Census workers preparing to count homeless people
They are among groups considered 'hard to count'
BENNINGTON — Census takers are preparing to count homeless people before the 2020 census ends in September even as various groups are asking the courts to extend the data collection period by a month.
The U.S. Census Bureau is partnering with local social service organizations to find people who are experiencing homelessness on Sept. 22-24. This involves identifying the outdoor locations where they sleep and the places where they receive assistance, such as emergency and transitional shelters, soup kitchens and mobile food vans.
The census bureau confirmed that locally, it is working with the Bennington County Coalition for the Homeless. The agency declined to name other local partners, saying it couldn't provide details about this portion of the census.
The count of homeless people was originally scheduled to take place March 30-April 1. It has been postponed to later this month after the coronavirus pandemic disrupted the once-a-decade national population count, which widely started in March.
The new enumeration schedule apparently has brought challenges, with more homeless people living outdoors in the warmer weather.
"Would I be happier if we were doing this as it was scheduled back in March, when it was still cold out? Absolutely," Bob Stock, census bureau liaison to the Vermont Complete Count Committee, said during a committee meeting in August.
"It's gonna be more of a challenge this time around because there are more camps because the weather's better," he said.
Homeless people are among the population groups that the bureau considers "hard to count," because they can be hard to locate and contact. Advocates believe these factors lead to their being undercounted in the census.
"It is just not possible for the census bureau to contact everyone experiencing homelessness," said Renee Weeks, co-chairwoman of the Vermont Coalition to End Homelessness. "Many people are staying in places not meant for human habitation or are couch surfing."
The census aims to count everyone living in the U.S., with April 1 as the reference point for responses. The results determine how many congressional seats each state gets and how $675 billion in federal program funding is distributed.
Jason Broughton, chairman of the state complete count committee, said getting an accurate population count of homeless people is crucial to the delivery of public services. An undercount, he said, would overwhelm systems that depend on census data in their program planning, such as emergency medical services, law enforcement agencies and schools.
"They are there, but nobody really counted them properly," Broughton said of uncounted residents.
The census bureau's latest count of Vermont's total homeless population isn't easily accessible. The agency's online database publishes only the number of people who were found living in emergency and transitional shelters with sleeping facilities: 506 people statewide as of 2010.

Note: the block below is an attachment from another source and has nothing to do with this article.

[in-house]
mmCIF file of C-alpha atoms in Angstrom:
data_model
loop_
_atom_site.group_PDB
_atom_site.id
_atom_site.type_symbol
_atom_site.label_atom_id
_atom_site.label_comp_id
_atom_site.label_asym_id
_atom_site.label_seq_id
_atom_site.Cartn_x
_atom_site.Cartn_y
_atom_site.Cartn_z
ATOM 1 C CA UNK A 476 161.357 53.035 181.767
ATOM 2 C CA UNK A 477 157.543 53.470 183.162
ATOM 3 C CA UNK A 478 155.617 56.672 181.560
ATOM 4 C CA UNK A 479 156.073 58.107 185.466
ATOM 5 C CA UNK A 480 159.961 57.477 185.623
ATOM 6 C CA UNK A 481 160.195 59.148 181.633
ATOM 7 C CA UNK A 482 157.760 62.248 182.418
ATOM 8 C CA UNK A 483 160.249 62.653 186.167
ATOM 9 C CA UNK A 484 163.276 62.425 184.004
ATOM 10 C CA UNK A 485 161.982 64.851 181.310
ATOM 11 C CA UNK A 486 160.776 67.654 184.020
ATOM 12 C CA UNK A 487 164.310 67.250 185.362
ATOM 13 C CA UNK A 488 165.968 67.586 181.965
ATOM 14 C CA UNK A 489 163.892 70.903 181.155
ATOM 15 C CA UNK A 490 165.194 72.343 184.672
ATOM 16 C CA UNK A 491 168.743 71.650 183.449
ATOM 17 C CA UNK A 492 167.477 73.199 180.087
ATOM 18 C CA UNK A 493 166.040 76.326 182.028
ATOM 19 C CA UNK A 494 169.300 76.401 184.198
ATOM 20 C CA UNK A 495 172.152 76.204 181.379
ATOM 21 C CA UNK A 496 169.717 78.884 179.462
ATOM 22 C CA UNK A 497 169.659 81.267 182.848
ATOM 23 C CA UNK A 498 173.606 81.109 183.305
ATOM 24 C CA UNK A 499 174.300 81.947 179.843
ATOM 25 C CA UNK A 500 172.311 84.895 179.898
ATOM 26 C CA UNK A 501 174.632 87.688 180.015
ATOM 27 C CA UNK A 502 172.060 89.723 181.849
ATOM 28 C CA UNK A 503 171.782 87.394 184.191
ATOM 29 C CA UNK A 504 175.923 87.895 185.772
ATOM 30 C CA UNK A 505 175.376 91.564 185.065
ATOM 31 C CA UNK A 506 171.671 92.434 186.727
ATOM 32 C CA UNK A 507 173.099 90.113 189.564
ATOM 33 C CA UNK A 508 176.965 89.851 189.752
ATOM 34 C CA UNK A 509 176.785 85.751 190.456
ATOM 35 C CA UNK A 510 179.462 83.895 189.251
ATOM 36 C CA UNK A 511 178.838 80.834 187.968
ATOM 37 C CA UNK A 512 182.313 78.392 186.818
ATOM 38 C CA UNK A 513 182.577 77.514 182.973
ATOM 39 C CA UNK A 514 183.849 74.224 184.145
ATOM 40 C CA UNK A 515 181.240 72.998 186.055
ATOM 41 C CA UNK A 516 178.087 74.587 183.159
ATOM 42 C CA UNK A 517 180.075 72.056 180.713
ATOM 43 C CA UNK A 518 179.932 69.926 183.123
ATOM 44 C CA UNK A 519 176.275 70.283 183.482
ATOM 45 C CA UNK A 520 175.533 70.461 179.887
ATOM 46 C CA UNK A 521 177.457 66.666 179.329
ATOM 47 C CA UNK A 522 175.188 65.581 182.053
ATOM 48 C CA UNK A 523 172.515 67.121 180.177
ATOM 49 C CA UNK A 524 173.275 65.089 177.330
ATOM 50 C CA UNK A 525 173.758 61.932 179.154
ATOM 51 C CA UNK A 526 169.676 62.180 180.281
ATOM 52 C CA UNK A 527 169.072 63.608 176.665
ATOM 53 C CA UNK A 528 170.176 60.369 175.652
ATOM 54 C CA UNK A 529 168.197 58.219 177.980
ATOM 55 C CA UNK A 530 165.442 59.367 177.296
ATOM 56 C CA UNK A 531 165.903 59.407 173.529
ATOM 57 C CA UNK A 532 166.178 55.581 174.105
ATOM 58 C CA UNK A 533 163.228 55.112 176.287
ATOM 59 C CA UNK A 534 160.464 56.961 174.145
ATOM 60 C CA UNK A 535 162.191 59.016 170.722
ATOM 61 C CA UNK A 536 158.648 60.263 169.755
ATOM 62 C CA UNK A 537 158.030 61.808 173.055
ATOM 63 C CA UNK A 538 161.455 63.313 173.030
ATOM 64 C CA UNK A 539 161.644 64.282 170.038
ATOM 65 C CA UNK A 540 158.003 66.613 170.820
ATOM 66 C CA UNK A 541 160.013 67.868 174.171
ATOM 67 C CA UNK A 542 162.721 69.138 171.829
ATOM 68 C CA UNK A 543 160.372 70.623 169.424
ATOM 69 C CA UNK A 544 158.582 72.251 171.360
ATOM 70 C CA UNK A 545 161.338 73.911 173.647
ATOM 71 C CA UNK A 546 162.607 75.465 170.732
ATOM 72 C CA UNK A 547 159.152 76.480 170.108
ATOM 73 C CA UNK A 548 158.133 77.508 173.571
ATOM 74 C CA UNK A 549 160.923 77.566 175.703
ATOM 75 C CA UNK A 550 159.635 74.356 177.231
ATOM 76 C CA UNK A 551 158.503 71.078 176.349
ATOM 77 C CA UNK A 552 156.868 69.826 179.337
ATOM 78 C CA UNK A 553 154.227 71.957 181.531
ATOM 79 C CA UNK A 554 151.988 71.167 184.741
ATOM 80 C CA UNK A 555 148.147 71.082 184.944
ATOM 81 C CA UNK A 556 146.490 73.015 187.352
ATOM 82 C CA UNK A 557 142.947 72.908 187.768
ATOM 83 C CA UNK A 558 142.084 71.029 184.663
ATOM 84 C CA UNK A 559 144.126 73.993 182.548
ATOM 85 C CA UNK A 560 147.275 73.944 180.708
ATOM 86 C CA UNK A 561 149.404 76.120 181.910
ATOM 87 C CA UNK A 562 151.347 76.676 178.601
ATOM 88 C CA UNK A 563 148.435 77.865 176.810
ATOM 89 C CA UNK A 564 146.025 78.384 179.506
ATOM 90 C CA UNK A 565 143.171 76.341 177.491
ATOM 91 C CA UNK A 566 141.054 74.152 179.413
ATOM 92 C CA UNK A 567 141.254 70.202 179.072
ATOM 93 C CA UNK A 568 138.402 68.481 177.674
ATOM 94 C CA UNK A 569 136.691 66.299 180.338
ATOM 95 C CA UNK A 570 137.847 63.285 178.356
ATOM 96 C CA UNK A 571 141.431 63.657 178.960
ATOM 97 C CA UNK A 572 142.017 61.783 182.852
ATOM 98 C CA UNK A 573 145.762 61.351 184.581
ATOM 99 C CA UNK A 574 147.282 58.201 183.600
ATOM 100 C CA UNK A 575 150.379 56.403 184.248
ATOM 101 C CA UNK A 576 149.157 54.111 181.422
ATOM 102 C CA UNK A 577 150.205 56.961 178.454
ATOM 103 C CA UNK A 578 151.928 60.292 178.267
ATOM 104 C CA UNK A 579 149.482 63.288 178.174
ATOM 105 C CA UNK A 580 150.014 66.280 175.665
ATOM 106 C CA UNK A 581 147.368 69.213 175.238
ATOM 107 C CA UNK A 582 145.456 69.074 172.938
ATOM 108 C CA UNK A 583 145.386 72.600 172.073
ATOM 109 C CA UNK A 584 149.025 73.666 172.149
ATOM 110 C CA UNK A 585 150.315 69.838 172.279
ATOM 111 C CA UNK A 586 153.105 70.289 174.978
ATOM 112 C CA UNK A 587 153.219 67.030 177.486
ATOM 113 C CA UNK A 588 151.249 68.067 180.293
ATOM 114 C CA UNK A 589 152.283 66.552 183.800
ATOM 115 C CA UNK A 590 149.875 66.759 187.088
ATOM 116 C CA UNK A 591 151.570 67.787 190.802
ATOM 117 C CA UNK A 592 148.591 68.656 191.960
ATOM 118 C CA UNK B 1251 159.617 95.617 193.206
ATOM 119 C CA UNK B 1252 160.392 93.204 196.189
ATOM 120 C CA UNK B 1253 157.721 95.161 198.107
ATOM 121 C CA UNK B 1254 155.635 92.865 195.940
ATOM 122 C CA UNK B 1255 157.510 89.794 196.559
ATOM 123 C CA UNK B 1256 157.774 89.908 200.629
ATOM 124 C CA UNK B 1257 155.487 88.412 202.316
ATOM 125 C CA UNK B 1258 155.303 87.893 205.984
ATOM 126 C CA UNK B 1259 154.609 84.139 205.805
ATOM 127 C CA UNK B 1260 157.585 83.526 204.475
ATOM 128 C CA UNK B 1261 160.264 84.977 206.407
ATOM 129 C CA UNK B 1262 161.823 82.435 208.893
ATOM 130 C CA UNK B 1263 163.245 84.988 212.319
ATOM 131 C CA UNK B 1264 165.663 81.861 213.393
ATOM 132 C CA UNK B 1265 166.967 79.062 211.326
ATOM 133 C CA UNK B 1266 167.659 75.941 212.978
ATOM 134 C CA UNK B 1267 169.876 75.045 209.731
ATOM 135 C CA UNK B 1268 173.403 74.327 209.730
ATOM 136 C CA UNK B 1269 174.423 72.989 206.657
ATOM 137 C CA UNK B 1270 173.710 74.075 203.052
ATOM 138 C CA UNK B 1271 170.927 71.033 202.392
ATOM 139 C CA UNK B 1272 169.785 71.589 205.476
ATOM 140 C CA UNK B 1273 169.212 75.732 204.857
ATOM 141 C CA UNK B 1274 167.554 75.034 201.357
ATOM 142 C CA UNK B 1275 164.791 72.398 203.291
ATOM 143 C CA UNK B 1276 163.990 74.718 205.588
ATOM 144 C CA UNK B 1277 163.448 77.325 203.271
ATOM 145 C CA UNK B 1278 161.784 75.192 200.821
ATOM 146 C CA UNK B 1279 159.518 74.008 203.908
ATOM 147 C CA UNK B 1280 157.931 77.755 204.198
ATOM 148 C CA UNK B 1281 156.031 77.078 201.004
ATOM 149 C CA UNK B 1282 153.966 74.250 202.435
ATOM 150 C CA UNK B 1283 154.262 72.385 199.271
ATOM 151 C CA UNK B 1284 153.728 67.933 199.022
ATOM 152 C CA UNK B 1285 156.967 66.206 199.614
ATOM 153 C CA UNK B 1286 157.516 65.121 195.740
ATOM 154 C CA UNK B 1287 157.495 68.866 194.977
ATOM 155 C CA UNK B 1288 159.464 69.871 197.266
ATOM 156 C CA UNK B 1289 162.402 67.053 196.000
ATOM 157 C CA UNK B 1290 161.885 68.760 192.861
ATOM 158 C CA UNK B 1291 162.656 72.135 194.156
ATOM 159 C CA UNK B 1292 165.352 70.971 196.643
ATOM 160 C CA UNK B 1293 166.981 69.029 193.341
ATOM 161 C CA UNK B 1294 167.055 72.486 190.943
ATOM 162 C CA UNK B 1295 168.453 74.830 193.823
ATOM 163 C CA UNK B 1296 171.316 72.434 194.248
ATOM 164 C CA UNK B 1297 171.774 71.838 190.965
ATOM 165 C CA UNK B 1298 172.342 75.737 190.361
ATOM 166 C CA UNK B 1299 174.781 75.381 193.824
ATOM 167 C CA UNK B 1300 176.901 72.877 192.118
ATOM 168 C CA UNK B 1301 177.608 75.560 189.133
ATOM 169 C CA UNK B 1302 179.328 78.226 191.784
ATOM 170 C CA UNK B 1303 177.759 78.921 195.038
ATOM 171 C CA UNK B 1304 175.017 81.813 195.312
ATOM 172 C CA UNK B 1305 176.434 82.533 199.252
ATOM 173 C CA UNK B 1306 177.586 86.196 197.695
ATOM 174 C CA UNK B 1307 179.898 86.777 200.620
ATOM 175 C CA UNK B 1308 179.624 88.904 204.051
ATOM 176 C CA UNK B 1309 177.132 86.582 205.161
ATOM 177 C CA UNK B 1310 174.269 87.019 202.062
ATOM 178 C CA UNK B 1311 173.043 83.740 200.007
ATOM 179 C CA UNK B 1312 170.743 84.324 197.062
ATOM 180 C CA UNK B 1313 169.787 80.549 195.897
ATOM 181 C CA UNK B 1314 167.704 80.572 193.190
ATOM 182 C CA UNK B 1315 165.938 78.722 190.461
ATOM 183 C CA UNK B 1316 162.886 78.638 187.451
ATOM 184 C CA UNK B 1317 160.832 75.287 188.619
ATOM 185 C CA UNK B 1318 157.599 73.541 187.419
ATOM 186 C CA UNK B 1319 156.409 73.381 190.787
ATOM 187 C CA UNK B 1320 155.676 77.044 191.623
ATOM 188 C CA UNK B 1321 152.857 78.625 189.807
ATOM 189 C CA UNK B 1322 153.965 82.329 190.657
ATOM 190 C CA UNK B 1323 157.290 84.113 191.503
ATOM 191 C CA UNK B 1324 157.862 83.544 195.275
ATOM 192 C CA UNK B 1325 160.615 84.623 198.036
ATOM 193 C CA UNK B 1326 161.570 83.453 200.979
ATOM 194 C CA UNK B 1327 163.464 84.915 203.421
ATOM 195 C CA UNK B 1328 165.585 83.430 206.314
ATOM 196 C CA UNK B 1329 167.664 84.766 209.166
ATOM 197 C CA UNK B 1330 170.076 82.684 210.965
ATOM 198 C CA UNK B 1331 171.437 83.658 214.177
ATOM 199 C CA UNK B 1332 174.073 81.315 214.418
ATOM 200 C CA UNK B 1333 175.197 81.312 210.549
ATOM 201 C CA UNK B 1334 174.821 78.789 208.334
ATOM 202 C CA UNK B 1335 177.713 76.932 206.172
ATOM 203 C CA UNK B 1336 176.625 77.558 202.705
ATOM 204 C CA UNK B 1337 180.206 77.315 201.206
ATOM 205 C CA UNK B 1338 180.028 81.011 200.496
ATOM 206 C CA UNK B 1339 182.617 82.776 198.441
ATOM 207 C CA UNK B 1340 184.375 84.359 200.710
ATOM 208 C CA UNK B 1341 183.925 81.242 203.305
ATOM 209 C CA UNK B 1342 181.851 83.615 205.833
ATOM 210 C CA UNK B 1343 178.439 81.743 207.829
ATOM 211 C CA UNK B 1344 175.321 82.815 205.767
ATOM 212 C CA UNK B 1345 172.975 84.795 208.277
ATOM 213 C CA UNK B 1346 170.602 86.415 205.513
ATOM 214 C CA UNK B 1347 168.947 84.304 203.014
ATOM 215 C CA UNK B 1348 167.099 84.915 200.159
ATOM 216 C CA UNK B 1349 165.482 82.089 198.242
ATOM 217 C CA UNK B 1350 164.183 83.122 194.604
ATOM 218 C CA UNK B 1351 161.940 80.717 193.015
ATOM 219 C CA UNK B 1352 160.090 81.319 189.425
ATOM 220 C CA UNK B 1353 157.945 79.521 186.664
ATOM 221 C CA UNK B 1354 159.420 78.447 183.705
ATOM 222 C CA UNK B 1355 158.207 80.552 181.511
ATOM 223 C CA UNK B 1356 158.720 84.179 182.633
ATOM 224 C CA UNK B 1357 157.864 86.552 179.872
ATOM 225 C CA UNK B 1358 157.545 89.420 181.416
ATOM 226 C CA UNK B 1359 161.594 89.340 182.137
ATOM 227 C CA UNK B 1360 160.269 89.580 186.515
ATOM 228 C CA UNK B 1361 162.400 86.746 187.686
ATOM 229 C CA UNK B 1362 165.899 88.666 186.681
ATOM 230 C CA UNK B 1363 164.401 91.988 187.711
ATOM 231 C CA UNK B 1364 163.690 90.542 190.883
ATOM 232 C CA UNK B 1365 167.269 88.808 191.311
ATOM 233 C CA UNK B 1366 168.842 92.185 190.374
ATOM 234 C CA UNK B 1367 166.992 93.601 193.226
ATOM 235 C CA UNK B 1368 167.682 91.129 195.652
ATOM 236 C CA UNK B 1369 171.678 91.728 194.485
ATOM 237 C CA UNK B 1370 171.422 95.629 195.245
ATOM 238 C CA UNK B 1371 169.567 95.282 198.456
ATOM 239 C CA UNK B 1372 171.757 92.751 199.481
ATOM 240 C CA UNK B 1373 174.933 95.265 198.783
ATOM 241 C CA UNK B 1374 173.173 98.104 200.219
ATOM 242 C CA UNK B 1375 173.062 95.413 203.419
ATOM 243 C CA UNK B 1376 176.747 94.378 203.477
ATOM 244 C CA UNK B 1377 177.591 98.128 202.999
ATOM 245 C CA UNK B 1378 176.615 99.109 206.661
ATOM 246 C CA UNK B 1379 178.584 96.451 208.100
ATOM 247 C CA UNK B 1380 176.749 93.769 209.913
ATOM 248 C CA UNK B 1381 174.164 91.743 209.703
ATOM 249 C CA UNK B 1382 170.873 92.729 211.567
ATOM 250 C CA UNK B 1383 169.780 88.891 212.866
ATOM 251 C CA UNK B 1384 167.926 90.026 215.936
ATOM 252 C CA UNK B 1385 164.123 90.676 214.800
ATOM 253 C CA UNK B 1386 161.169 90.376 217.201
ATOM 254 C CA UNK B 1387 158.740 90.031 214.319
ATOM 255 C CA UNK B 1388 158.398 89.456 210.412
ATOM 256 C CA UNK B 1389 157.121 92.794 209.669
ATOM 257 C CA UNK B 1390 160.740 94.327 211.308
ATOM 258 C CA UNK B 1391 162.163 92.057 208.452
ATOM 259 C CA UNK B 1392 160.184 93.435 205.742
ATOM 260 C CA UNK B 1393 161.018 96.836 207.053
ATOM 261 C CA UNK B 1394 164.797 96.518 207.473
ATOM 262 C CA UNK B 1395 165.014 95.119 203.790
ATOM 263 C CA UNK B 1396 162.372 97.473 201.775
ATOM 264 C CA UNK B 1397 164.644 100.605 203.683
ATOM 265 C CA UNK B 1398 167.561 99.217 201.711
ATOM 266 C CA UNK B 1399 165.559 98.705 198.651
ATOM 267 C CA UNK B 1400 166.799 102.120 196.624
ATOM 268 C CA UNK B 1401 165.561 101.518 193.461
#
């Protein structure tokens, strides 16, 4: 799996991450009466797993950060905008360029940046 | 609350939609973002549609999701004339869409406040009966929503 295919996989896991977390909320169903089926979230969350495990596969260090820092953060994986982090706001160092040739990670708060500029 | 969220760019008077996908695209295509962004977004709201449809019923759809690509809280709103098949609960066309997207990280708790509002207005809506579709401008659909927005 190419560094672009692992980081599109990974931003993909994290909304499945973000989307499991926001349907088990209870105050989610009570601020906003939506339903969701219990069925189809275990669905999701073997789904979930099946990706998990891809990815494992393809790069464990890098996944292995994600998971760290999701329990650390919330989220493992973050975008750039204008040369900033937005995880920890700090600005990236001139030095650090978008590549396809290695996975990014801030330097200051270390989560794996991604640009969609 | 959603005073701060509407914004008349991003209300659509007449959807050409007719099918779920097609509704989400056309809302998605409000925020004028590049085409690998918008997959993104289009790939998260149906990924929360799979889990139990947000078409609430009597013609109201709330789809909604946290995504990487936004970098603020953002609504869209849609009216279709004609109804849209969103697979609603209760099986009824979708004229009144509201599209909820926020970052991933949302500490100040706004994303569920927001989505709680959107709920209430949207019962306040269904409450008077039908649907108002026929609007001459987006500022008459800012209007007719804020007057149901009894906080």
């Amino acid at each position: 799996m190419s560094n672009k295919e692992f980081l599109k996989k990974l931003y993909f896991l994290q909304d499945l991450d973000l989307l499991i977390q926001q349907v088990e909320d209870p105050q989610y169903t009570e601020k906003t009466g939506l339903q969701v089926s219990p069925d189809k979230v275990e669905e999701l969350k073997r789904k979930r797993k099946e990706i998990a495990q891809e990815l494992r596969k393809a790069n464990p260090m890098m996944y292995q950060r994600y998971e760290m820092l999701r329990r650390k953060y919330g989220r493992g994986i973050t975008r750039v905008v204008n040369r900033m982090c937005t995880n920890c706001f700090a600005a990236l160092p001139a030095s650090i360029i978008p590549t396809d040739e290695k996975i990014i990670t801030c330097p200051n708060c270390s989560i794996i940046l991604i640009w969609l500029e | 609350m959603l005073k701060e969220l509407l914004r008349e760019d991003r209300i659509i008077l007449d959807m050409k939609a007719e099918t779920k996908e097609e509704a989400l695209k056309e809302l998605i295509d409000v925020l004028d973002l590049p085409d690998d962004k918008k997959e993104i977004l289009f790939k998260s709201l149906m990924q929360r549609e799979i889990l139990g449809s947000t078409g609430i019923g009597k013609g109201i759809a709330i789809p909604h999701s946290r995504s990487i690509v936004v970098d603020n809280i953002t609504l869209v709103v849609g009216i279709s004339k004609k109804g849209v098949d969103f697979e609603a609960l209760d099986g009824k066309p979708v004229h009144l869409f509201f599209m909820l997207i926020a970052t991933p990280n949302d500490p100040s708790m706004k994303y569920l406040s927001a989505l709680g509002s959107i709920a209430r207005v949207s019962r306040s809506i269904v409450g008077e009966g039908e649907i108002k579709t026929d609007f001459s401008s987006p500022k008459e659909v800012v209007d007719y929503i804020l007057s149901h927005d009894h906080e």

An annual statewide survey, meanwhile, saw 1,110 Vermonters experiencing homelessness on Jan. 22. The Point-in-Time Count gathers data within just one day each year; the census specifically counts people depending on where they live and sleep for most of the year.
As of Thursday, just over 87 percent of Vermont households have participated in the census, according to the census bureau tracker. The rest have less than a month left to be counted.
CALL FOR EXTENSION
Meanwhile, a coalition of cities, counties and civil rights groups is trying to prevent the bureau from ending the census data collection on Sept. 30.
The coalition asked a federal judge in San Jose on Thursday to issue a temporary restraining order and restore the agency's previous deadline to the end of October.
The door-knocking phase of the 2020 census didn't start for most of the U.S. until the beginning of August, so winding down operations in September will lead to an inaccurate count that overlooks minority communities, the coalition's court filing said. During the door-knocking phase, census takers go to households that haven't yet answered the census questionnaire online, by phone or by mail.
The lawsuit contends the census bureau changed the schedule to accommodate a directive from President Donald Trump to exclude people in the country illegally from the numbers used in redrawing congressional districts.
The lawsuit was brought by the National Urban League, the League of Women Voters, counties that are home to Houston and Seattle, and the cities of Los Angeles, San Jose and Salinas, California.
Government attorneys on Friday said in a court filing that they would offer a more detailed argument against the restraining order but disagreed with statements in the coalition's position. Arguments aren't scheduled until the middle of the month.
More than a half dozen other lawsuits have been filed in tandem across the country, challenging Trump's memorandum as unconstitutional and an attempt to limit the power of Latinos and immigrants of color during apportionment.
Material from the Associated Press was used in this report.
Contact Tiffany Tan at firstname.lastname@example.org or @tiffgtan on Facebook and Twitter.
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